January 1997
s m u g
net worth
by Leslie Harpold

Make Money On the Web!

I have always contended that the real key to commercial success on the world wide web will boil down to one of two things. Irresistible content, which can go a number of different ways, or, and this is the one I have the most confidence in as a lucrative endeavor, applications which will help users spend more time off the net. That's right, sites designed to keep people there just long enough to accomplish something, and look at an ad so they can sign off and get the hell out of the house.

Online grocery shopping is a great thing, and I'm lucky enough to live in New York where I can do that. Admittedly, after I typed in my order and clicked send I felt a little dirty, like I cheated on a test I knew the answers to. Thirty minutes later though, there was about a weeks worth of rations at my door, and even though I tipped the kid a couple extra bucks for climbing up four flights of stairs, I had time to take an extra long shower and make a phone call before my dinner guest arrived. That felt like progress.

Advertising Works

Now, advertisers will be glad to know I found "American Directory Assistance - People Find" through a banner ad. I clicked through on some teaser about finding residential phone numbers on the Internet. It sounds convenient, but I felt a sudden sense of panic. As my friend Wendy, who always screens her calls says when the phone rings "it could be anyone," and having my number on the Internet would only serve to make that more true. I had to look for myself.

I wasn't there, mercifully, and I felt a great sense of relief. Not because I'm running away from anything, but I pay NYNEX good money every month to be unlisted. It would have been a pointless expense if all my pertinent data turned up on the Internet. People Find is based on the listed numbers of all the white pages in the USA and Canada. So I looked up my parents. Before you go bothering all the Harpolds in America, telling them that I'm swearing on the Internet, know this - like most Americans - I have a different last name than they do.

And there they were - they have an unusual last name, so the six listings that came back were all relatives, complete with addresses and zip codes. Now, I actually thought this was pretty cool, it is Christmas card season, after all. This could help me update the rolodex, without having to make those pesky, not to mention tacky phone calls to my less paranoid friends. "Hi, I know I only contact you once a year, and it's that time again, where do you live?" Strange, but the people I keep in closer touch with are also unlisted.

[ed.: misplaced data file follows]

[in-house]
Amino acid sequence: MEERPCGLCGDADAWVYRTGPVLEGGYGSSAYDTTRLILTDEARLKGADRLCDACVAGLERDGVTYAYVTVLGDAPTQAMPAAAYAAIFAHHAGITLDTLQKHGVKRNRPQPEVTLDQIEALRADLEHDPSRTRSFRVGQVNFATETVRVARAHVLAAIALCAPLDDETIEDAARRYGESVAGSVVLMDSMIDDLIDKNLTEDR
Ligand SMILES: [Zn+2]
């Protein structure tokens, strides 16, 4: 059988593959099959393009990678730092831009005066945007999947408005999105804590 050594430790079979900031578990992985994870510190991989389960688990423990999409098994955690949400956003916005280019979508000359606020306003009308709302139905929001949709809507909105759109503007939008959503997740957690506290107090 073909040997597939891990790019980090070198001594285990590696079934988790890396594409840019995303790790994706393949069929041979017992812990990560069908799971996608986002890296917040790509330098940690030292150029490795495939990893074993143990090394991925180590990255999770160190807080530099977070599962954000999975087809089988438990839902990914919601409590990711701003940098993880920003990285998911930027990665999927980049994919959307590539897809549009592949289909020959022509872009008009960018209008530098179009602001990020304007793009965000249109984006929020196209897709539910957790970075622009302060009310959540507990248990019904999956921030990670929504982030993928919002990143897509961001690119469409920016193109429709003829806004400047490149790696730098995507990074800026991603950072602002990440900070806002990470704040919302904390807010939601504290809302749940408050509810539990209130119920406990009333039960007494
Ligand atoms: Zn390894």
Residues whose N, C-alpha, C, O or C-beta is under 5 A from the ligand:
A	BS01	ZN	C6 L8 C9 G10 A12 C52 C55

Then it got stranger still, I clicked on the "locate" icon, half afraid it would zoom in to a picture of Mom and John shoveling the driveway or out snowmobiling on the lake they live on, but it took me to a map of the area with a big red X where their house was. Better than any party invitation map I've ever seen.

My first thought - "it's one stop shopping for stalkers." I have lived in Manhattan too long. The maps are dynamic and you can zoom in and out to get a better look at the neighborhood or the surrounding area. Practically, it is a valuable resource, although - it seems to serve a cross purpose for the folks at American Business Index since what they sell is a CD-ROM with the same information they're giving away right there on the web. I'm assuming they make their real money from the "business" side of the venture, where - for a fee, one can get pertinent financial data on a company. I can wait the extra three seconds for the web version of the personal directory, and I don't need to buy the CD. I dont have enough money to need to check up on businesses, so I'm guessing I'm not who they were hoping would stop by.

You can play with this toy yourself at People Search. Let me know if you get the same creepy feeling I did. I know why it's good, but it feels so wrong. Public information is public information, but it seemed a little too easy to get.


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